Security Token Offering (STO) trading is becoming popular as the ICO era appears to be coming to an end. More projects and companies are turning to STOs in the hope of securing the vital funding that they need to get off the ground to launch, but the Hong Kong Securities and Futures Commission HKSFC says that unlicensed STO trading is now a criminal offense. As STOs are often classified as securities, any platform that markets and distributes security tokens operating in Hong Kong would need to be licensed and registered for Type 1 regulated activity.
Denting Upcoming Plans
This new ruling by the HKSFC will put a serious dent in a number of project’s plans, especially those launching in Hong Kong or looking to attract investors from the region. If projects don’t apply for the correct licensing they could fall foul of the rules and face hefty fines. A similar process is happening in the US, whereby security tokens are required to register as securities or face the full wrath of the US Securities Exchange Commission (SEC). As time passes on, more projects will feel the pinch, as they are forced to delay launches while they wait for regulatory approval to begin their STO funding.
BitBond On the Rise
Over in Germany, BitBond finally got the green light from regulators to launch its STO to the world. It’s the first STO to be launched in the country, making it a groundbreaking case for the Bundesanstalt für Finanzdienstleistungsaufsicht (BaFin) – Germany’s financial watchdog. BitBond being given the green light from the BaFin will allow it to promote its STO around Europe thanks to EU passporting rights of securities. The EU could quickly become popular for STOs as many jurisdictions look to become an STO haven. Malta is a standout jurisdiction for companies to list STOs, as it’s already seen as a popular destination for financial services firms looking for relatively lax regulation while having access to EU passporting rights.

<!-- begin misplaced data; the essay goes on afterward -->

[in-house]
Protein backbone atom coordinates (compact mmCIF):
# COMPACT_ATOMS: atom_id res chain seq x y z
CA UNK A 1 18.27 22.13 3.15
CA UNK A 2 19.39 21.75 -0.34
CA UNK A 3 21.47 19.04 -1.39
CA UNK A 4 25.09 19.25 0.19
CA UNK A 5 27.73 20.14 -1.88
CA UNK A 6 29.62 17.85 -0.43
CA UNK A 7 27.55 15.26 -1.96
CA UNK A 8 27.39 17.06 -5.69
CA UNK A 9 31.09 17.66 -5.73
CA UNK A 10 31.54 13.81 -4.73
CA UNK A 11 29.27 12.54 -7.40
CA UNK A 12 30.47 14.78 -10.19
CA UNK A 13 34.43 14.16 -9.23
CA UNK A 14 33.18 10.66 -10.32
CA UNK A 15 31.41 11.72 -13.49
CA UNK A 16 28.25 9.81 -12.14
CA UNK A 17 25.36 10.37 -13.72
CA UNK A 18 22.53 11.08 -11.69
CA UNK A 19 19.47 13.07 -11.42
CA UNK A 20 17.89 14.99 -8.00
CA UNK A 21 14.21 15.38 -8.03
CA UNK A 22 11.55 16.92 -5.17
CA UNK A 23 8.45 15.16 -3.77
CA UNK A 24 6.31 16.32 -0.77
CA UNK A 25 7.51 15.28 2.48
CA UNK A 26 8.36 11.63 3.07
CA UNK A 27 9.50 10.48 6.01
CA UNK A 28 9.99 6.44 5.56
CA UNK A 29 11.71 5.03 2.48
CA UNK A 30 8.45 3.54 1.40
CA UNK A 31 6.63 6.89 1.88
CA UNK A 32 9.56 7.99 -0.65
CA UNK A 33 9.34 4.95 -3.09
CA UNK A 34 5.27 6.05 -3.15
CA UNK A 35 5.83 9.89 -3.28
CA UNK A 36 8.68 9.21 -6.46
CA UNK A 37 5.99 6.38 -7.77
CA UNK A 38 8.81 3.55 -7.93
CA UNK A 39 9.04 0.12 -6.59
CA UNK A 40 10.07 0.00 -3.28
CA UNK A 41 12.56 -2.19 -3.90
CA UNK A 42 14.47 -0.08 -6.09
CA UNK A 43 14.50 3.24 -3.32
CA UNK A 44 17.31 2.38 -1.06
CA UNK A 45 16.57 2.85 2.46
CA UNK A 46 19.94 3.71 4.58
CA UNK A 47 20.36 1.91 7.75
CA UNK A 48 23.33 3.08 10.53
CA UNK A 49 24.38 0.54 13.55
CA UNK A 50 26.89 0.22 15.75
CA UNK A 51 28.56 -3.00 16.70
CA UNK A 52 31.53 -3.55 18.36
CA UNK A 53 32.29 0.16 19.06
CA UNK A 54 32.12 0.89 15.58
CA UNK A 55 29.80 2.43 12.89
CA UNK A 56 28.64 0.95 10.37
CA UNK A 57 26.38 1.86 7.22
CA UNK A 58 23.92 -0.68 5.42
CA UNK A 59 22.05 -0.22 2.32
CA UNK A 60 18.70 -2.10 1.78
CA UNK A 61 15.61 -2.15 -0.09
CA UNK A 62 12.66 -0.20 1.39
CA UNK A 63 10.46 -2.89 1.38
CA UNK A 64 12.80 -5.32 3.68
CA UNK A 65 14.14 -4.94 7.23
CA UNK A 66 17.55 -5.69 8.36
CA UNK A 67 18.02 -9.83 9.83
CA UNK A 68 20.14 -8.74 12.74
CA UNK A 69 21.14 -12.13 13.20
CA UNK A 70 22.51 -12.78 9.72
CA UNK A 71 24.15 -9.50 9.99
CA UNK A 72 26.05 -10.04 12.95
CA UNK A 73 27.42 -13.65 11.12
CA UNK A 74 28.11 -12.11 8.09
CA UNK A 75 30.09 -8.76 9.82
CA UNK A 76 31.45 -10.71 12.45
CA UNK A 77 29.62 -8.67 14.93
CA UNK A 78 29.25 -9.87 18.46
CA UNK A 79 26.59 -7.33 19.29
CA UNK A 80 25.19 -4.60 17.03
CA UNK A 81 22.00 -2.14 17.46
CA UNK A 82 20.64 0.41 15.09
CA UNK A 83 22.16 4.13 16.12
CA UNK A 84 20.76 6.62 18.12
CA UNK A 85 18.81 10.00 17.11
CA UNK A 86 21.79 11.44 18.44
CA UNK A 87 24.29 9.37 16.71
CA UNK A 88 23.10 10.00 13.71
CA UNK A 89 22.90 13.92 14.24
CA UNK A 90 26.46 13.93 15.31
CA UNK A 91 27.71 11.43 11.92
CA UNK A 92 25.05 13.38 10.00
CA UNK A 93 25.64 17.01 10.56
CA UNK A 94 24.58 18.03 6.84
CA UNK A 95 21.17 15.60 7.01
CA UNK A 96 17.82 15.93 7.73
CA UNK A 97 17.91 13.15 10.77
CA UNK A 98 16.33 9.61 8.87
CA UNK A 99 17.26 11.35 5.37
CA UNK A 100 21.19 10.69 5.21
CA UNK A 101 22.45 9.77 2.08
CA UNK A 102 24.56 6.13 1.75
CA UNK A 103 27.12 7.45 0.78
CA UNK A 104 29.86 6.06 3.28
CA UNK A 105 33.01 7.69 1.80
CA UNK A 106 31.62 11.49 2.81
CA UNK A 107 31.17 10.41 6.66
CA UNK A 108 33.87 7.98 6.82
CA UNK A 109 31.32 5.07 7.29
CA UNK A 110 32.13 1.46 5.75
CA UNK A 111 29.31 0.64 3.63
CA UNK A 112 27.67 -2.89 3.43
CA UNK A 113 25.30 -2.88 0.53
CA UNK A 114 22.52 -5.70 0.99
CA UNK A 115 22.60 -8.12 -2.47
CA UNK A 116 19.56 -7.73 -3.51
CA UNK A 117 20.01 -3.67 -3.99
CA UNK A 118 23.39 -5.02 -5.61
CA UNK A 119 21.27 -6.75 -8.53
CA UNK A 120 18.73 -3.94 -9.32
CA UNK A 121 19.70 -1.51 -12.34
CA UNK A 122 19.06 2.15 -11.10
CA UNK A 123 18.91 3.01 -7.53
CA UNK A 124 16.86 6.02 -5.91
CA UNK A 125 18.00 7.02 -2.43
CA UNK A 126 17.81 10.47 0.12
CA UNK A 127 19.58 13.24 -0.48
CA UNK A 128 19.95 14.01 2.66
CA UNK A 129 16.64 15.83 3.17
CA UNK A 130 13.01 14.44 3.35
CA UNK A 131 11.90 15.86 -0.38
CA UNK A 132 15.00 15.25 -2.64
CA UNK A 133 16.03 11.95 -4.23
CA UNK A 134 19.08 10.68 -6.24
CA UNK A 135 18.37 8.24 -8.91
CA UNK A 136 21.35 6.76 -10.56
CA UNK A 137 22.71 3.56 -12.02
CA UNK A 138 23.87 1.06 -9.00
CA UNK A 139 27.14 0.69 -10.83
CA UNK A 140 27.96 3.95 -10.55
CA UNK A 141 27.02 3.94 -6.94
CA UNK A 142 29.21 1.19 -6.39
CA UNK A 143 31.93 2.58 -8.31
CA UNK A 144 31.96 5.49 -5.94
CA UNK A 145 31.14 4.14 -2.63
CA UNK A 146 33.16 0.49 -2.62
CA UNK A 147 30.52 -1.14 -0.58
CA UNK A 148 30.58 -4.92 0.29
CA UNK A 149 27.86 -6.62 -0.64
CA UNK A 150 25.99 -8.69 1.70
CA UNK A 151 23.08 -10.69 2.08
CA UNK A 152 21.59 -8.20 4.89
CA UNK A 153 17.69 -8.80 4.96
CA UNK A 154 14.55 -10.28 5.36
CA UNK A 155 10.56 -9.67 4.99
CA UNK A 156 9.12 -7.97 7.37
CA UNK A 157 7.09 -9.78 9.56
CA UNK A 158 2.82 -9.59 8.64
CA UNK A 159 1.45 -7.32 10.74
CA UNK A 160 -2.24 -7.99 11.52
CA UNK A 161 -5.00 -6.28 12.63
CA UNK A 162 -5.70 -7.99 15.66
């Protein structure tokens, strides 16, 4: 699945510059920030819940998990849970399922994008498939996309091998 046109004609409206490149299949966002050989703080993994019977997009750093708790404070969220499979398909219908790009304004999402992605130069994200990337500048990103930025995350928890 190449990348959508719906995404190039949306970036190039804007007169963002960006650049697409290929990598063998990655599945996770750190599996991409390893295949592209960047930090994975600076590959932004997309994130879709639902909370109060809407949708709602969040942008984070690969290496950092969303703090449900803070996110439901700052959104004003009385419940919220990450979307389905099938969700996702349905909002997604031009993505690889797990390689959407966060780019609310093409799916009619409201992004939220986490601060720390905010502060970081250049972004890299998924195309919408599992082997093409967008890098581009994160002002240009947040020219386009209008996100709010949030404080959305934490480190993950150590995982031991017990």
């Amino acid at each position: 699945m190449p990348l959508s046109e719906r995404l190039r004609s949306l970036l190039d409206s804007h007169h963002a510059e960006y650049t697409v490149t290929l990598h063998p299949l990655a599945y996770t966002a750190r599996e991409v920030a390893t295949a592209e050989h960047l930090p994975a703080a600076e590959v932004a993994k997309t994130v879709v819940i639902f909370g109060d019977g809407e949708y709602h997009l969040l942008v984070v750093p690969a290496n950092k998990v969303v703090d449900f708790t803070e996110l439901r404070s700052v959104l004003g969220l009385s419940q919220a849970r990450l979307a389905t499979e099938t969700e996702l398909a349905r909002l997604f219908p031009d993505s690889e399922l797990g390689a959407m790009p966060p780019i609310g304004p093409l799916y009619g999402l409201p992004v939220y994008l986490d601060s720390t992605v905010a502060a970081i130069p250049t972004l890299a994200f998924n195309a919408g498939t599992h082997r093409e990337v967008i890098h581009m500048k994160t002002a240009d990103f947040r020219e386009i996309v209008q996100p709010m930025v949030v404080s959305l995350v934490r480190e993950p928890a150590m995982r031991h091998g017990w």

As the HKSFC shuts the door on unlicensed STO trading, the STO space becomes more secure. While it will require increased effort from projects to finally get access to funding, it will help weed out the fake projects looking to scam investors out of their hard-earned money. Hopefully, more jurisdictions follow Hong Kong’s example and fully regulate the STO space as if it was an IPO.